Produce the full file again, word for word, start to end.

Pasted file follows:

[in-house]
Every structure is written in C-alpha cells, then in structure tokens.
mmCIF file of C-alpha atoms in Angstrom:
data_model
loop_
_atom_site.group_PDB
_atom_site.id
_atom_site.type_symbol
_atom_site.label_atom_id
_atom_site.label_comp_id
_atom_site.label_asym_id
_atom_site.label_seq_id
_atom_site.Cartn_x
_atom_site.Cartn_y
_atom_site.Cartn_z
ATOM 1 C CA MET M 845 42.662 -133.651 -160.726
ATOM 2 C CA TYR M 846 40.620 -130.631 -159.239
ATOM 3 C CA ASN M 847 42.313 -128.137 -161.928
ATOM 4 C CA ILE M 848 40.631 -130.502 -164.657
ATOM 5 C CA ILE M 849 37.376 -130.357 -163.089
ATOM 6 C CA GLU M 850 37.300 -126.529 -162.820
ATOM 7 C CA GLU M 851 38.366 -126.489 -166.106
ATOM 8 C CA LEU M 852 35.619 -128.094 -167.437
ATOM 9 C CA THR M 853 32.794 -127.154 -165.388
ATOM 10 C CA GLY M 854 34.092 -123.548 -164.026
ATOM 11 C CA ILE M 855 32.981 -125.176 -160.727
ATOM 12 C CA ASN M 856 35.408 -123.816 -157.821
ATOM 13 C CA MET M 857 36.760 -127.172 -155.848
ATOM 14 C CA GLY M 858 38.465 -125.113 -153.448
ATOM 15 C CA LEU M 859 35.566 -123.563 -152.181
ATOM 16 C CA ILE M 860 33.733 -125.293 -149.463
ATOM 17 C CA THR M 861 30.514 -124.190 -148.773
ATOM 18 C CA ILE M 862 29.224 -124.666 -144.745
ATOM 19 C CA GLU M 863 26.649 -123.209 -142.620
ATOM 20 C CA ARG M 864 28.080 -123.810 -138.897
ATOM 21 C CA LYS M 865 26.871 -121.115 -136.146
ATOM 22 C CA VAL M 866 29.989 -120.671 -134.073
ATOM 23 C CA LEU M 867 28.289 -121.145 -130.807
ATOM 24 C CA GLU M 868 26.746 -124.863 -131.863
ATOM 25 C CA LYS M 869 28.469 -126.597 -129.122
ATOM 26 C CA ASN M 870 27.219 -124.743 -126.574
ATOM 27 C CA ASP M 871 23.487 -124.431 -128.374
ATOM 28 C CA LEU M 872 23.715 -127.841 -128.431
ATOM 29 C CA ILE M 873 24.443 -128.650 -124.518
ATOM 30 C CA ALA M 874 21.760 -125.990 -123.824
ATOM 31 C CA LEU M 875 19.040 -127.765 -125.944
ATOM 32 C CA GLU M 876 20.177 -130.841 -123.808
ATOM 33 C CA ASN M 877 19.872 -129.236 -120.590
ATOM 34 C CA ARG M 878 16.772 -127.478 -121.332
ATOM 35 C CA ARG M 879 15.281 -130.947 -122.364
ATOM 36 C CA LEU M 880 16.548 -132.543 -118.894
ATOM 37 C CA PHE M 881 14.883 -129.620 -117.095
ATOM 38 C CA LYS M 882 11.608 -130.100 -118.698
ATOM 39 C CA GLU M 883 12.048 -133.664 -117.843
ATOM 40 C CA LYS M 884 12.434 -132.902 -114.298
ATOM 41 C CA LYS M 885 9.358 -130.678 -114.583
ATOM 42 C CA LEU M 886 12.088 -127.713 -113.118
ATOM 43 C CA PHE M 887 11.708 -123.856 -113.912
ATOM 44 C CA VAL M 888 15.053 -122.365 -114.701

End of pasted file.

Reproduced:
[in-house]
Every structure is written in C-alpha cells, then in structure tokens.
mmCIF file of C-alpha atoms in Angstrom:
data_model
loop_
_atom_site.group_PDB
_atom_site.id
_atom_site.type_symbol
_atom_site.label_atom_id
_atom_site.label_comp_id
_atom_site.label_asym_id
_atom_site.label_seq_id
_atom_site.Cartn_x
_atom_site.Cartn_y
_atom_site.Cartn_z
ATOM 1 C CA MET M 845 42.662 -133.651 -160.726
ATOM 2 C CA TYR M 846 40.620 -130.631 -159.239
ATOM 3 C CA ASN M 847 42.313 -128.137 -161.928
ATOM 4 C CA ILE M 848 40.631 -130.502 -164.657
ATOM 5 C CA ILE M 849 37.376 -130.357 -163.089
ATOM 6 C CA GLU M 850 37.300 -126.529 -162.820
ATOM 7 C CA GLU M 851 38.366 -126.489 -166.106
ATOM 8 C CA LEU M 852 35.619 -128.094 -167.437
ATOM 9 C CA THR M 853 32.794 -127.154 -165.388
ATOM 10 C CA GLY M 854 34.092 -123.548 -164.026
ATOM 11 C CA ILE M 855 32.981 -125.176 -160.727
ATOM 12 C CA ASN M 856 35.408 -123.816 -157.821
ATOM 13 C CA MET M 857 36.760 -127.172 -155.848
ATOM 14 C CA GLY M 858 38.465 -125.113 -153.448
ATOM 15 C CA LEU M 859 35.566 -123.563 -152.181
ATOM 16 C CA ILE M 860 33.733 -125.293 -149.463
ATOM 17 C CA THR M 861 30.514 -124.190 -148.773
ATOM 18 C CA ILE M 862 29.224 -124.666 -144.745
ATOM 19 C CA GLU M 863 26.649 -123.209 -142.620
ATOM 20 C CA ARG M 864 28.080 -123.810 -138.897
ATOM 21 C CA LYS M 865 26.871 -121.115 -136.146
ATOM 22 C CA VAL M 866 29.989 -120.671 -134.073
ATOM 23 C CA LEU M 867 28.289 -121.145 -130.807
ATOM 24 C CA GLU M 868 26.746 -124.863 -131.863
ATOM 25 C CA LYS M 869 28.469 -126.597 -129.122
ATOM 26 C CA ASN M 870 27.219 -124.743 -126.574
ATOM 27 C CA ASP M 871 23.487 -124.431 -128.374
ATOM 28 C CA LEU M 872 23.715 -127.841 -128.431
ATOM 29 C CA ILE M 873 24.443 -128.650 -124.518
ATOM 30 C CA ALA M 874 21.760 -125.990 -123.824
ATOM 31 C CA LEU M 875 19.040 -127.765 -125.944
ATOM 32 C CA GLU M 876 20.177 -130.841 -123.808
ATOM 33 C CA ASN M 877 19.872 -129.236 -120.590
ATOM 34 C CA ARG M 878 16.772 -127.478 -121.332
ATOM 35 C CA ARG M 879 15.281 -130.947 -122.364
ATOM 36 C CA LEU M 880 16.548 -132.543 -118.894
ATOM 37 C CA PHE M 881 14.883 -129.620 -117.095
ATOM 38 C CA LYS M 882 11.608 -130.100 -118.698
ATOM 39 C CA GLU M 883 12.048 -133.664 -117.843
ATOM 40 C CA LYS M 884 12.434 -132.902 -114.298
ATOM 41 C CA LYS M 885 9.358 -130.678 -114.583
ATOM 42 C CA LEU M 886 12.088 -127.713 -113.118
ATOM 43 C CA PHE M 887 11.708 -123.856 -113.912
ATOM 44 C CA VAL M 888 15.053 -122.365 -114.701